Many people have wondered and still wonder why gorillas have attracted so many people, and why we seem to be doing more than a lot for them: the annual gorilla naming ceremony (one day, a family called and complained that we have picked all their family names…), the special and publicized birth of twins…the death of the Gorilla King and the ceremonial burial the other day!
Yes, gorillas are famous and have made their habitat famous too! Many visitors, including the most famous people have visited gorillas in Rwanda. Some of of them, who whispered to us their intimate and discreet opinion “wished all Rwandans could know how gorillas and their country habitat are so special”.
WHAT is special about gorillas?
A few days ago there was an unfortunate death of the dominant silverback in one of the research groups named URUGAMBA! He was named so because he was born during the insecurity period of early 1990s in the volcanoes area. Urugamba did not die of old age; but for now let not dwell on the causes of his early death but rather on the fate of his group members following him passing away.
Gorillas live in a structured family composed of compulsory one dominant silverback (group leader), females, juveniles and infants. The dominant silverback is a really leader; he takes responsibility of protecting the group members, decides the group’s movements. He is a truly center of attention in the family life managing both internal interactions among group members and external interactions with neighboring groups. Urugamba group its self was formed in 2009 following the natural death of Shinda, the then dominant silverback. Subsequent to Shinda’s death was disintegration of his group into three groups, led by his ex-subordinates Ntambara, Ugenda and Urugamba.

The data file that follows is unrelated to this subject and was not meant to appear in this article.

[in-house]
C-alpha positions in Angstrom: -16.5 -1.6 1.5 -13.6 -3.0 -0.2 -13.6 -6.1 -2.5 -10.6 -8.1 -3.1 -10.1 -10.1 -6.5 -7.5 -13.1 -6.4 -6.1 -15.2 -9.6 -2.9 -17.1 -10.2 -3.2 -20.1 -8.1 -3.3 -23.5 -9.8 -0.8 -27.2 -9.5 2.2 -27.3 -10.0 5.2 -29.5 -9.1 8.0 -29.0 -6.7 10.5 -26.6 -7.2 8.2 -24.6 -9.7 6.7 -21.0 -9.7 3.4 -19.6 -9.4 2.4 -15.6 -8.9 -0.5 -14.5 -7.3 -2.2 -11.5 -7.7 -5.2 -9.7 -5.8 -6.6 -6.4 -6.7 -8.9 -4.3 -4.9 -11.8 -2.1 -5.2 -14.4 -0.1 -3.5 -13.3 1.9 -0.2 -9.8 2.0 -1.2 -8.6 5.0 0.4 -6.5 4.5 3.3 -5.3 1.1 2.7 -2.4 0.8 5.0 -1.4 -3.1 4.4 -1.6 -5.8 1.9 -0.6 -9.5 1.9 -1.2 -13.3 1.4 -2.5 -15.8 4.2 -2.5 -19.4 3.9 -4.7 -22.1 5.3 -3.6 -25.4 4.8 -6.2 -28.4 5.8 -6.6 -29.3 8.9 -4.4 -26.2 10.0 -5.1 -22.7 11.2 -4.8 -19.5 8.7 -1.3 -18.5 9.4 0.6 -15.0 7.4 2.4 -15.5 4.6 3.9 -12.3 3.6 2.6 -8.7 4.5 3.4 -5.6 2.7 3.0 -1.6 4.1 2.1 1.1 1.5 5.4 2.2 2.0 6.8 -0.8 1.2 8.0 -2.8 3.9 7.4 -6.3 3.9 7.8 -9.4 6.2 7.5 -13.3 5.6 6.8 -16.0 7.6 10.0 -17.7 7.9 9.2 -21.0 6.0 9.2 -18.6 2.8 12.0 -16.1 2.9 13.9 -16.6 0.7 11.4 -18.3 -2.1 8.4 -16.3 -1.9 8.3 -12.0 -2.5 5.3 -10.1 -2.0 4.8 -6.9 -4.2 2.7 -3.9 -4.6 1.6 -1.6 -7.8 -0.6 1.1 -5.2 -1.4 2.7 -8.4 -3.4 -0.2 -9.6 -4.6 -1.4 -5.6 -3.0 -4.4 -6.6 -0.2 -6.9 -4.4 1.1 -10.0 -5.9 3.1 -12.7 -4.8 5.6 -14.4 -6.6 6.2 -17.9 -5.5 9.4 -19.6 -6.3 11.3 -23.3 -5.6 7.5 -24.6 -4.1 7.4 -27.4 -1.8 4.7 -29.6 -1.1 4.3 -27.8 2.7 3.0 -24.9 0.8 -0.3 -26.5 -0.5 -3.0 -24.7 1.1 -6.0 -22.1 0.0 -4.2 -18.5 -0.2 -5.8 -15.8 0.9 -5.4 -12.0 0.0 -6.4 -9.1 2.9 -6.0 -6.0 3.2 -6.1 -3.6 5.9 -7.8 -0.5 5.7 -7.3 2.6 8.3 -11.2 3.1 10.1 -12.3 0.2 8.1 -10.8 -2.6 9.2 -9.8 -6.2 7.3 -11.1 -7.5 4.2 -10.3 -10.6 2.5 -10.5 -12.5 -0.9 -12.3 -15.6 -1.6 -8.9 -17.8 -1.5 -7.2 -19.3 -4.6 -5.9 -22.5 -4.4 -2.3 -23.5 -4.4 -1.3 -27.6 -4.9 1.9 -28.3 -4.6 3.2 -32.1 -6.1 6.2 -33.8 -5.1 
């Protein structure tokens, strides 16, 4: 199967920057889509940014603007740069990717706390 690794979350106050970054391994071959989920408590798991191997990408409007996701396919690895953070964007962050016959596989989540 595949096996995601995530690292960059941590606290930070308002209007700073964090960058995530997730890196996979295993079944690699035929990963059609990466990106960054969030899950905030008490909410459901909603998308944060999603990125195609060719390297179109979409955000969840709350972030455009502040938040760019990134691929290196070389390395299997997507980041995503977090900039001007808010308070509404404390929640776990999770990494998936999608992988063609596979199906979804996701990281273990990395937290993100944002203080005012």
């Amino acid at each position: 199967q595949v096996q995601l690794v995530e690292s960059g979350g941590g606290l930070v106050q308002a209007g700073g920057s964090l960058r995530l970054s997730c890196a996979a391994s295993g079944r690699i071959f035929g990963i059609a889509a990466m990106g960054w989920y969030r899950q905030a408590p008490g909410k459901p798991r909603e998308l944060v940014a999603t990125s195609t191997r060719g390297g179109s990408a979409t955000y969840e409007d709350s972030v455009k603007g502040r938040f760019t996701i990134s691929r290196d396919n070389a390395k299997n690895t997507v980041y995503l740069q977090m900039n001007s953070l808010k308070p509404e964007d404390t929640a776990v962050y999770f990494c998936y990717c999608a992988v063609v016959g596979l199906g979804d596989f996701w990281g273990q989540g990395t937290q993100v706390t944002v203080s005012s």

Urugamba was proclaimed dead by the group trackers on 25th January 2013. Without a subordinate male to lead the group, the fate of his females and infants was a subject of concern to all of us!
On 25th; remaining family members composed of 6 gorillas woke up and started the day without the leader. After a couple of hours moving and searching for food away from the dead body of their leader, gorillas made their way back to the site, surrounding the body and making different vocalizations, crying! Gorillas mourn their dead leader! There would come to see him, chase away the flies on the decomposing body and make different vocalizations, they don’t bury the lost, but show signs of grieving!
In this kind of situation, where the group does not have the leader, and the fact that Urugamba family had two close neighbors in group Ugenda and Ntambara; the assumption was that either the gorillas will move to join one group, or the later will move towards the unstable family. However, it is not as simple as it seems! When a different dominant silverback takes over, there is risk of infanticide; the females with babies will be reluctant to expose their young offspring to the risk of being killed by the new leader.
MORE ON THE FATE OF URUGAMBA GROUP NEXT TIME….
Prosper UWINGELI/The Chief Park Warden